Staff Publications

Staff Publications

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    'Staff publications' is the digital repository of Wageningen University & Research

    'Staff publications' contains references to publications authored by Wageningen University staff from 1976 onward.

    Publications authored by the staff of the Research Institutes are available from 1995 onwards.

    Full text documents are added when available. The database is updated daily and currently holds about 240,000 items, of which 72,000 in open access.

    We have a manual that explains all the features 

Record number 496947
Title Impact of marine debris on Antarctic fur seals Arctocephalus gazella at Cape Shirreff: diet dependent ingestion and entanglement : Preliminary results
Author(s) Bravo Rebolledo, Elisa; Franeker, J.A. van
Source Den Helder : IMARES - 7
Department(s) Ecosystemen
Publication type Research report
Publication year 2015
Keyword(s) seals - plastics - ingestion - animal welfare - microplastics - water pollution - animal health - feeding - zeehonden - kunststoffen - inname - dierenwelzijn - microplastics - waterverontreiniging - diergezondheid - voedering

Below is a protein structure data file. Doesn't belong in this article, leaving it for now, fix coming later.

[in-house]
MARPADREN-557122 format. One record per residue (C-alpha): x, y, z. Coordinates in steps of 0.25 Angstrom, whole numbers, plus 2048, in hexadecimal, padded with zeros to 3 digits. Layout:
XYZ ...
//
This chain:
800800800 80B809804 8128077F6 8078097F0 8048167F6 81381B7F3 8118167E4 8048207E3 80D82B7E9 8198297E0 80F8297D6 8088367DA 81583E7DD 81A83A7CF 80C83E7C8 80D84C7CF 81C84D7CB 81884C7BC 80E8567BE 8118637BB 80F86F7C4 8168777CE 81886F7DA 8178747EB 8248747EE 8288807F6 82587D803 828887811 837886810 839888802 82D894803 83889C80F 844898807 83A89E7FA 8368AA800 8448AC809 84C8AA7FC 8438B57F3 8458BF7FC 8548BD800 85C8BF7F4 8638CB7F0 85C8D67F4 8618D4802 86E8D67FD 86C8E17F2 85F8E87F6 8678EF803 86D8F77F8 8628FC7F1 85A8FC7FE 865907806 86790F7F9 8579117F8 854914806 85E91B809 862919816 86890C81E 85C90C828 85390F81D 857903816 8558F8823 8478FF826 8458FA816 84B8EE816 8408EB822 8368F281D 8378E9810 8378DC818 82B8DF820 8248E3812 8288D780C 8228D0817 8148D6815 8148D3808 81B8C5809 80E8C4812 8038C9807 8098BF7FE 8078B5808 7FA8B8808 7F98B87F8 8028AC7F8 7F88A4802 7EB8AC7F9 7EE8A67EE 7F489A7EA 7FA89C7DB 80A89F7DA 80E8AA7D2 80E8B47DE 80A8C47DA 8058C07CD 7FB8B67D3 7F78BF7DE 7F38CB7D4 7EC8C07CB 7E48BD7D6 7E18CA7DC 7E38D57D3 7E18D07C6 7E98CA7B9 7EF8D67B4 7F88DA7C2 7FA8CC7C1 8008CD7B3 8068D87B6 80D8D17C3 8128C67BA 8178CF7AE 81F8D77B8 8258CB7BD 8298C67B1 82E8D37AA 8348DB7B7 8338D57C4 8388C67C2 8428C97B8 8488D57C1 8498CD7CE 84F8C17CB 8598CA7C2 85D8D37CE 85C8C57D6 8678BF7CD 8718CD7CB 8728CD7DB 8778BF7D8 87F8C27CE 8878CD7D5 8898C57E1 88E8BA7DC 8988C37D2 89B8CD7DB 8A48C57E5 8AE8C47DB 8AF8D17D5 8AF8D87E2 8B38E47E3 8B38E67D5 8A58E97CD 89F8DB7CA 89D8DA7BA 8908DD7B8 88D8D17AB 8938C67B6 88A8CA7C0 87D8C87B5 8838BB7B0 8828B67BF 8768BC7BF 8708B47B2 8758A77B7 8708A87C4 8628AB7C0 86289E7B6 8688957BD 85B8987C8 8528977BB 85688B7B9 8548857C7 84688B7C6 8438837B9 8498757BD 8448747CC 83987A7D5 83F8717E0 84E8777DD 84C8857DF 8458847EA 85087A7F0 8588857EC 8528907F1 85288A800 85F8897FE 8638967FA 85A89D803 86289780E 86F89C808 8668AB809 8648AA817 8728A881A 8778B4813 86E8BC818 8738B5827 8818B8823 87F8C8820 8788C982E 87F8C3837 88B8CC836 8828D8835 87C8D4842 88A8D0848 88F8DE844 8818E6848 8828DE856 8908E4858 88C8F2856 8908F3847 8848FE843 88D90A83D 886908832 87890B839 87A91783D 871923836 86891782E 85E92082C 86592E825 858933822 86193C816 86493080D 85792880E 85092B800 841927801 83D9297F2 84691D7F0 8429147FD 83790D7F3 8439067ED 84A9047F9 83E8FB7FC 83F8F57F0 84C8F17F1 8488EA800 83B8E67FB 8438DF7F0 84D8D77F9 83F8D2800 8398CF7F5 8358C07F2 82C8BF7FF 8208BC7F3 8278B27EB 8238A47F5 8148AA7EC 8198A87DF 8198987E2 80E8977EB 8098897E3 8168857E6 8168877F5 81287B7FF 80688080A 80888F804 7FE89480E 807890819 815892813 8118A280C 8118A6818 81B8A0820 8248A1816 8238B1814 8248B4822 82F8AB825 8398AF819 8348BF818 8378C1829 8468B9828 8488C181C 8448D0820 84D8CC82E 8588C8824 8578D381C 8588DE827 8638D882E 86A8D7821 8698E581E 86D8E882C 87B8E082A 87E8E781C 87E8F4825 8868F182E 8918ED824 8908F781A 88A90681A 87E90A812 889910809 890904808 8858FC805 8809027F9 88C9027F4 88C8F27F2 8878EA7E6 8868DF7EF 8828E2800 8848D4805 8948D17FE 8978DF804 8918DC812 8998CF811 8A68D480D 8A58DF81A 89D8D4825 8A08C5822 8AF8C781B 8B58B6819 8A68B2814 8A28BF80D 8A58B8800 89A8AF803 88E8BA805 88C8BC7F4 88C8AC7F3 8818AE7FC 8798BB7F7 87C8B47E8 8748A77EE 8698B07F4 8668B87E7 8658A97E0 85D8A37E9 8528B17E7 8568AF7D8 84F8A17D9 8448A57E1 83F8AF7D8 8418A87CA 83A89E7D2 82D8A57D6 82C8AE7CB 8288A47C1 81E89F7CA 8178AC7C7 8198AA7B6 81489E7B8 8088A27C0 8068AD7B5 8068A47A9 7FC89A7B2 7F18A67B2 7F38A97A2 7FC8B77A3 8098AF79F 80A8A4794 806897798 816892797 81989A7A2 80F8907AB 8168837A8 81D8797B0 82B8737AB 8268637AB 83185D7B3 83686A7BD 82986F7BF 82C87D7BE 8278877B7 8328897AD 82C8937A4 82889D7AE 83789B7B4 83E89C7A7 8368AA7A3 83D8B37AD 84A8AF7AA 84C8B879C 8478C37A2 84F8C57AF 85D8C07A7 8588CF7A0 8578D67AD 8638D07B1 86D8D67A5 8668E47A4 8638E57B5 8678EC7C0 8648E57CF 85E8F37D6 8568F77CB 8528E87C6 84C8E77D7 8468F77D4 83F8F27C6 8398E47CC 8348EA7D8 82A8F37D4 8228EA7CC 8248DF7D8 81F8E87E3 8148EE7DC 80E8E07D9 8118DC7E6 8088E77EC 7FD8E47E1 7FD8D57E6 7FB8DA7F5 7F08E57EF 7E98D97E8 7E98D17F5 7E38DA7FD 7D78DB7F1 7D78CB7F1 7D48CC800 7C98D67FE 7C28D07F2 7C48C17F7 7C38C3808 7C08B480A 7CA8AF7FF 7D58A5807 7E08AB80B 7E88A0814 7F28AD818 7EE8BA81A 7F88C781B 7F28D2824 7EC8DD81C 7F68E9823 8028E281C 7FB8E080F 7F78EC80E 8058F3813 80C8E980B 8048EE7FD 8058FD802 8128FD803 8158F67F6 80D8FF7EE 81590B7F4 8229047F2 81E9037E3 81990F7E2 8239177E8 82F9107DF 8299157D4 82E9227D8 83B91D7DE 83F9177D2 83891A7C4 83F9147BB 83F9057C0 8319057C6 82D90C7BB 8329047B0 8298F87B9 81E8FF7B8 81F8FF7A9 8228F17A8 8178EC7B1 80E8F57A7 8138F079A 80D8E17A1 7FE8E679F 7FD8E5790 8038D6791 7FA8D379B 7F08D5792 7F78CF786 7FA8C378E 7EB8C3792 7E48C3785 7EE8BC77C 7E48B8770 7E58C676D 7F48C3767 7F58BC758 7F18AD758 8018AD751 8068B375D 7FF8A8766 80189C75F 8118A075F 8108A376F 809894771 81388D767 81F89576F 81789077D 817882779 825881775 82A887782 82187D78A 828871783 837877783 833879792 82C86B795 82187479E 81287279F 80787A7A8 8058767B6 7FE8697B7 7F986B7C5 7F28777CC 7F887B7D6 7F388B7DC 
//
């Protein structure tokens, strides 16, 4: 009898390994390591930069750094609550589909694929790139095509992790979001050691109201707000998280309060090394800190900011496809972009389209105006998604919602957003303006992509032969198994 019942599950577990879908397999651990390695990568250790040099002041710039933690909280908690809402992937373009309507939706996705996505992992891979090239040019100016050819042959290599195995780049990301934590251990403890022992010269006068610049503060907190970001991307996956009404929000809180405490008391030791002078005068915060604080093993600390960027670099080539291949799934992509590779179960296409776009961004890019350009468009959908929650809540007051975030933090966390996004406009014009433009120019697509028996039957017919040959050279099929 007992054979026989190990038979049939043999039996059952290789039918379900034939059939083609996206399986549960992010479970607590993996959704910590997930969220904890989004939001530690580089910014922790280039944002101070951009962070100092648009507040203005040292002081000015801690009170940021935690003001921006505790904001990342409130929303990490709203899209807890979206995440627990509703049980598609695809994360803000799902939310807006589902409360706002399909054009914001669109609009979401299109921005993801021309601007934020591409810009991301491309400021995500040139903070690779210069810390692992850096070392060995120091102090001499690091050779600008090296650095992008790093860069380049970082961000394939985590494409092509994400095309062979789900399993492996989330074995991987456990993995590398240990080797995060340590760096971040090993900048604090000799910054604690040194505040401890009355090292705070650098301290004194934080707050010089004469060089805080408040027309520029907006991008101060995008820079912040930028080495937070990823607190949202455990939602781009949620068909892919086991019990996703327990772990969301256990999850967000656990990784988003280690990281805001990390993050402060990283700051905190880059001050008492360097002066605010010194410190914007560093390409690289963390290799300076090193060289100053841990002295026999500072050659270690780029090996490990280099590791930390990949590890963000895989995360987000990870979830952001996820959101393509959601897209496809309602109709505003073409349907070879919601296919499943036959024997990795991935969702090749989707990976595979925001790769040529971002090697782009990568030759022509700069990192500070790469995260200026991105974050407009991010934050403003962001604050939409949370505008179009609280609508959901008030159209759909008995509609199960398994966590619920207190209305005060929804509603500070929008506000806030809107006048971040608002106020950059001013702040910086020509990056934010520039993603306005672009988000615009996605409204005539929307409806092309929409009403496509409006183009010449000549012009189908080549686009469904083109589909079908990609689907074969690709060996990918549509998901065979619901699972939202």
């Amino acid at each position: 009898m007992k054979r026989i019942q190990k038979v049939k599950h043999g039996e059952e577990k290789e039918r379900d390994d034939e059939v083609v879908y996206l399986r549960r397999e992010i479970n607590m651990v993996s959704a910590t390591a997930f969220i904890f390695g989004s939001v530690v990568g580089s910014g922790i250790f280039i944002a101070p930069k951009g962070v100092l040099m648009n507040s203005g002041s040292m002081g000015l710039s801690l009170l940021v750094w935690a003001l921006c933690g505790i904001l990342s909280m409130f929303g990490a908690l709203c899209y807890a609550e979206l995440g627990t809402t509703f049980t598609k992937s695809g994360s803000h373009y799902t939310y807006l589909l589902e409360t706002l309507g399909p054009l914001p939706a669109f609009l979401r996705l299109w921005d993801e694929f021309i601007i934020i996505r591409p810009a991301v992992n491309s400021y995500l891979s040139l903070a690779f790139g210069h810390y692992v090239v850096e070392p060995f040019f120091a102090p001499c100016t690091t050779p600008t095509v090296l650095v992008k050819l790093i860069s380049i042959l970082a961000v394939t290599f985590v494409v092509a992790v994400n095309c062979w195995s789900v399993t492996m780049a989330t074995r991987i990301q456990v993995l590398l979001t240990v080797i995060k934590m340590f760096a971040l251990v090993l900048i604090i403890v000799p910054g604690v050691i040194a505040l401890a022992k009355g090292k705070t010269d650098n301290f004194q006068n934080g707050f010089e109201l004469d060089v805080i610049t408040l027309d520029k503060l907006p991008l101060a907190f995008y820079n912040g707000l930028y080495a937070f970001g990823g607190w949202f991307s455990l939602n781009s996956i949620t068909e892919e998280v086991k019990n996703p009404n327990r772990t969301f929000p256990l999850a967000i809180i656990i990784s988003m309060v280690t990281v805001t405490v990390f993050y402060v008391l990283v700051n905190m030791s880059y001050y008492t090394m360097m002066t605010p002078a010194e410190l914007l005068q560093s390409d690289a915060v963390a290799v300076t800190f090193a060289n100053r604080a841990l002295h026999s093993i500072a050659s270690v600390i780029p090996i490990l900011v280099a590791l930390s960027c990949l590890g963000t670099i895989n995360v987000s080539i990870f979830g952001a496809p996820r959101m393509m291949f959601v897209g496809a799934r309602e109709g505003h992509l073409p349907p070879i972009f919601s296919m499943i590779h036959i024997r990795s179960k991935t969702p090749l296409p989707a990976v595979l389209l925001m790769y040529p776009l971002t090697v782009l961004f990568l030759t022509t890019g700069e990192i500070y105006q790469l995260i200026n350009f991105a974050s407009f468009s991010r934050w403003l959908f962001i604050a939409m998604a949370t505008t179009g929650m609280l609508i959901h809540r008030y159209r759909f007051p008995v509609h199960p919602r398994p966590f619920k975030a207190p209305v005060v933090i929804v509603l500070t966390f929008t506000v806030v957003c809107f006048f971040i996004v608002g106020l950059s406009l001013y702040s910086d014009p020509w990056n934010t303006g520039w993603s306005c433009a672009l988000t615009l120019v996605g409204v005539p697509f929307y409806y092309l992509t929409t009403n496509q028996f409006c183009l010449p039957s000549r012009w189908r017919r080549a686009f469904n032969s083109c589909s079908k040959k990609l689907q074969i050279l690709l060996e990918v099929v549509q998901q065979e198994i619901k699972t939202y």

Categories Animal Health and Welfare / Water Pollution
Abstract For several decades it has been known that plastics in the marine environment can harm marine organisms, most visibly birds, turtles and mammals (Shomura and Yoshida, 1985). These animals can become entangled in this synthetic debris and can ingest macro- and micro-plastics. Recently, increased awareness of plastic fragmentation into small persistent particles (‘plastic soup’) and the potential chemical hazards from ingestion have heightened the concern regarding the chemical impact on the marine food chains and ultimately the consequences for humans as end consumers (UNEP, 2011). UNEP listed plastic debris in the oceans as one of the three main emerging issues of concern for the global environment. Within the framework of the Commission for the Convention of Antarctic Marine Living Resources (CCAMLR) there has been attention to beached litter and seal entanglements, but little systematic work on the ingestion of plastic materials has been done.
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